SEGH launches Fellow membership level.

The board of SEGH recently created a new level of membership: Fellow. This is an invitation-only membership level, and reflects the fact that the individual concerned has been very active within SEGH, or within the field which SEGH represents.

In May this year, the board considered and approved twenty-five nominations for the Fellow membership. Many of these have accepted. The membership level will be launched at the conference in July in Manchester, where we hope that many of them will be able to join us.

Some of the Fellows will be joining our team of mentors for the first time. It is nearly a year since our mentee scheme for Early Career Researchers (ECRs) was launched in Africa. We hope that many of the first cohort of Fellows and ECRs will be able to join us again in Manchester, and help to support new members.

Do you know someone who you think should be a Fellow? If so, please write to the board, (seghsecretary@gmail.com) suggesting why you think this should be the case, providing some background to this person. The board will then consider the proposal, and make an invitation to that person, if appropriate.

Watch this space: we will be introducing the Fellows to you on the website.


Our Fellows:

Alex Stewart

Alex Stewart

Alex Stewart is a medical doctor with extensive experience at the interface between health and the environment. He worked in Pakistan for 20 years then in the UK Public Health service until his retirement. He volunteers in his village and tries to fit in some academic writing and preaching.

Gillian Gibson

Gillian Gibson, MSc CEnv FIEMA

Gillian is an Environmental Scientist working in the wider arena of impact assessment and sustainability, both locally in the UK, and internationally. She is a registered environmental auditor, as well as being a highly respected trainer.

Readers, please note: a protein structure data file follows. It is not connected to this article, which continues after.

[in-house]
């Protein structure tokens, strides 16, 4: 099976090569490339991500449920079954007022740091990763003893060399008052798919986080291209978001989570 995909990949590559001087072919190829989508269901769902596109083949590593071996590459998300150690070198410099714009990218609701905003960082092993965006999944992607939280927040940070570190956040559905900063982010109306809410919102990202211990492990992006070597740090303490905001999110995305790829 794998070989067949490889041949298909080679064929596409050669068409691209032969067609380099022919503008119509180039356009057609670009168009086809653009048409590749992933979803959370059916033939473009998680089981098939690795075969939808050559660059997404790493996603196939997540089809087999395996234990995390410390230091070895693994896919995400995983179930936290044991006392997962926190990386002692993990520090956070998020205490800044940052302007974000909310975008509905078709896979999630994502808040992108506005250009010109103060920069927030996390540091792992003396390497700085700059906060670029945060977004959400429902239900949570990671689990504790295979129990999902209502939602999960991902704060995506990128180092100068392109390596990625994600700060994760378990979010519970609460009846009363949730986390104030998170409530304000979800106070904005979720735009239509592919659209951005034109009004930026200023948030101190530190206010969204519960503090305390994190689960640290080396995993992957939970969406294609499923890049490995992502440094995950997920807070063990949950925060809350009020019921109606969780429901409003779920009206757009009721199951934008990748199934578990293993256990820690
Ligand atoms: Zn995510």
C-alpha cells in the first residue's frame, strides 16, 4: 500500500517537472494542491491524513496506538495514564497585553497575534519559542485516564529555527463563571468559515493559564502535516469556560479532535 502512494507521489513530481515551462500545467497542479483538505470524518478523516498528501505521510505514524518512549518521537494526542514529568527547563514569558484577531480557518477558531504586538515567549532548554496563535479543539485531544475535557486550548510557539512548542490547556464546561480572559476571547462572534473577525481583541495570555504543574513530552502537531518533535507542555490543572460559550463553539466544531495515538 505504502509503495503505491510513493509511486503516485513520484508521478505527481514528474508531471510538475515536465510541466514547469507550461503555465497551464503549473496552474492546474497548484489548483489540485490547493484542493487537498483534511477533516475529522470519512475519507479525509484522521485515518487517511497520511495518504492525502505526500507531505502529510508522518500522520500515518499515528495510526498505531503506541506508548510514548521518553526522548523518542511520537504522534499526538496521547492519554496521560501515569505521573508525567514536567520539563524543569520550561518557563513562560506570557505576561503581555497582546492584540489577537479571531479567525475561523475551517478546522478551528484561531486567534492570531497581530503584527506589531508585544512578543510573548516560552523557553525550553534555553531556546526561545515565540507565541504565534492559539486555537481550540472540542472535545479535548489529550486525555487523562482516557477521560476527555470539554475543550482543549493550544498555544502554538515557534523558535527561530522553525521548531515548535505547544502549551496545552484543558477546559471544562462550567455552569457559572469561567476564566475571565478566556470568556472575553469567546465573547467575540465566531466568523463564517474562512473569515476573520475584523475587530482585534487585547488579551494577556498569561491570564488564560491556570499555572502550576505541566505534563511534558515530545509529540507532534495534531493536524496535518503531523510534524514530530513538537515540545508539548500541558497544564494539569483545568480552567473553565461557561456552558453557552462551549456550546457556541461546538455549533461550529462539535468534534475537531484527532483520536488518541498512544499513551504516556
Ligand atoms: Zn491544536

Gillian has run her own consultancy and training company for eighteen years, following thirty years work in the public and private sectors, as well as the education sector.

Shu Tao

Dr. Shu Tao

Dr. Shu Tao is a professor in College of Urban and Environmental Sciences, Peking University. He is a member of Chinese Academy of Science and a member of National Steering Committee on Environmental Protection. He serves as Associate Editor of Environmental Science & Technology. His current research interests include global emission inventories of various air pollutants, atmospheric transport and population exposure modeling, and household air quality. He has more than 200 papers published in peer-reviewed international journals with total citation over 16,000 and H-index (Web of Science) of 70.


Paula Marinho Reis

Paula Marinho Reis is Assistant Professor of Environmental Geology at the University of Minho, Braga, Portugal. Her main subjects of interest are environmental geochemistry and health, human exposure, health risk assessment, human biomonitoring, and urban geochemistry. Her latest research is on indoor dust and potential exposure to potentially toxic elements.


Professor Ming Hung Wong

Professor Ming Hung Wong is Editor-in-Chief of EGAH. He has been awarded a DSc Degree each, by University of Durham and University of Strathclyde in 1992 and 2004, respectively. He is one of the 3160 highly cited researchers (all disciplines) around the world, with H-index>100 (Ranking Web of Universities). http://www.webometrics.info/en/hlargerthan100


Anthea Brown, BA, BSc, FGS

SEGH Membership Secretary & Treasurer

I worked at the British Geological Survey from 1989 on the Geochemical Survey Programme in Wales; then I managed BGS Enquiries until retirement. I joined SEGH in 1990 and with my late husband, Malcolm, organised SEGH1994 conference at BGS, Keyworth and we were heavily involved in SEGH1997 along with Pat O’Connor at the Geological Survey of Ireland in Dublin.  I have enjoyed many SEGH conferences since then especially Zambia in 2018.


Michael Watts

Michael Watts is Head of Inorganic Geochemistry at the British Geological Survey and is an Associate Professor with the University of Nottingham through the joint Centre for Environmental Geochemistry. His research interests on geochemistry and ‘health’ interactions employs analytical chemistry for research on pollution pathways via ‘natural’ or anthropogenic geochemical sources and mineral nutrient dynamics in soil-crop-human/animal systems. Increasingly the research is multidisciplinary with greater emphasis towards challenges and partnerships in developing countries. Michael is currently the President for SEGH.



Jane Entwistle